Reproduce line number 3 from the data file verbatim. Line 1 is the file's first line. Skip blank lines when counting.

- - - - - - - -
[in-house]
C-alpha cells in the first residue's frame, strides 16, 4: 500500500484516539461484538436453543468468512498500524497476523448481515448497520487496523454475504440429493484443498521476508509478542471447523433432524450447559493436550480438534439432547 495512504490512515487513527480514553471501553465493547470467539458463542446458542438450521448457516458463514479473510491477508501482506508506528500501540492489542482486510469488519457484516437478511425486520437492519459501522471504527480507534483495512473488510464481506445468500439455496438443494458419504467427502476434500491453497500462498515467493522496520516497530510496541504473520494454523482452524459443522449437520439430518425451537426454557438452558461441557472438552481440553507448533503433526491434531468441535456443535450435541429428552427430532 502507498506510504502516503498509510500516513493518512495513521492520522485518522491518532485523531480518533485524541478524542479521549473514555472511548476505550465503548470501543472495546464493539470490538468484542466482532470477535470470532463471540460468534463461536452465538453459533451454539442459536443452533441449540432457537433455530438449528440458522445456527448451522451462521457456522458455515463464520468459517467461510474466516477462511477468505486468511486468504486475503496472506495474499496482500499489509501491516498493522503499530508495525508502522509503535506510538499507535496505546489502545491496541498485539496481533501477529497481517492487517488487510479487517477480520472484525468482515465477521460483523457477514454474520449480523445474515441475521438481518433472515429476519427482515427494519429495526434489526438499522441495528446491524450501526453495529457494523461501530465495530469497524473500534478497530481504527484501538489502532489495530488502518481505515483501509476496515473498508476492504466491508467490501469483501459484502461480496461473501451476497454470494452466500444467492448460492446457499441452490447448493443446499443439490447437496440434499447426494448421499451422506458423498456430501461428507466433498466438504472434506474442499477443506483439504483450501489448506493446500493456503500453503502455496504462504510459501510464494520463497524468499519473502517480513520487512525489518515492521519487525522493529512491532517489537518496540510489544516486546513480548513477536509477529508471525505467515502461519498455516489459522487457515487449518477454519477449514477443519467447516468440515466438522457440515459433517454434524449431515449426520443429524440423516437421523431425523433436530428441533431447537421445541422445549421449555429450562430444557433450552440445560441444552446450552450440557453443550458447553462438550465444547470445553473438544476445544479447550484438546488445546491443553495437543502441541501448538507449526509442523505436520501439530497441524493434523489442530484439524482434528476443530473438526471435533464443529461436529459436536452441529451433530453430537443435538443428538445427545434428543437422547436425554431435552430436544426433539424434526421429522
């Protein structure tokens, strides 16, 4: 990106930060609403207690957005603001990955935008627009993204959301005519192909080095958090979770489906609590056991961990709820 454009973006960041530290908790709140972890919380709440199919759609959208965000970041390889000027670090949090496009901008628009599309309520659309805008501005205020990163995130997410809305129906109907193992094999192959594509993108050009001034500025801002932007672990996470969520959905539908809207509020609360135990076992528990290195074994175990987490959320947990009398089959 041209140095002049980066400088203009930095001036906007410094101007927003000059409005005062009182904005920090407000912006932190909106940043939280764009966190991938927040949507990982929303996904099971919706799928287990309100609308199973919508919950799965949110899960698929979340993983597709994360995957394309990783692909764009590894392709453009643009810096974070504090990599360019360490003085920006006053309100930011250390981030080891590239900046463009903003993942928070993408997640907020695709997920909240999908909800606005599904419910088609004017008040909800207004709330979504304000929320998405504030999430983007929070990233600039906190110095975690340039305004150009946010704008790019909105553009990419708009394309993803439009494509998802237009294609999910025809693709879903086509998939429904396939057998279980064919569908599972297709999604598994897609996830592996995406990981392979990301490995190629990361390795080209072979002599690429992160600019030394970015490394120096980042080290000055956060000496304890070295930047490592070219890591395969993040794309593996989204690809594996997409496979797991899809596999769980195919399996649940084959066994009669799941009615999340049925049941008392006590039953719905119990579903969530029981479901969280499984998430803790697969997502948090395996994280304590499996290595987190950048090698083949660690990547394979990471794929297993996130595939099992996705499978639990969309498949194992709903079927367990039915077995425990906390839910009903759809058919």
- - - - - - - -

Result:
């Protein structure tokens, strides 16, 4: 990106930060609403207690957005603001990955935008627009993204959301005519192909080095958090979770489906609590056991961990709820 454009973006960041530290908790709140972890919380709440199919759609959208965000970041390889000027670090949090496009901008628009599309309520659309805008501005205020990163995130997410809305129906109907193992094999192959594509993108050009001034500025801002932007672990996470969520959905539908809207509020609360135990076992528990290195074994175990987490959320947990009398089959 041209140095002049980066400088203009930095001036906007410094101007927003000059409005005062009182904005920090407000912006932190909106940043939280764009966190991938927040949507990982929303996904099971919706799928287990309100609308199973919508919950799965949110899960698929979340993983597709994360995957394309990783692909764009590894392709453009643009810096974070504090990599360019360490003085920006006053309100930011250390981030080891590239900046463009903003993942928070993408997640907020695709997920909240999908909800606005599904419910088609004017008040909800207004709330979504304000929320998405504030999430983007929070990233600039906190110095975690340039305004150009946010704008790019909105553009990419708009394309993803439009494509998802237009294609999910025809693709879903086509998939429904396939057998279980064919569908599972297709999604598994897609996830592996995406990981392979990301490995190629990361390795080209072979002599690429992160600019030394970015490394120096980042080290000055956060000496304890070295930047490592070219890591395969993040794309593996989204690809594996997409496979797991899809596999769980195919399996649940084959066994009669799941009615999340049925049941008392006590039953719905119990579903969530029981479901969280499984998430803790697969997502948090395996994280304590499996290595987190950048090698083949660690990547394979990471794929297993996130595939099992996705499978639990969309498949194992709903079927367990039915077995425990906390839910009903759809058919």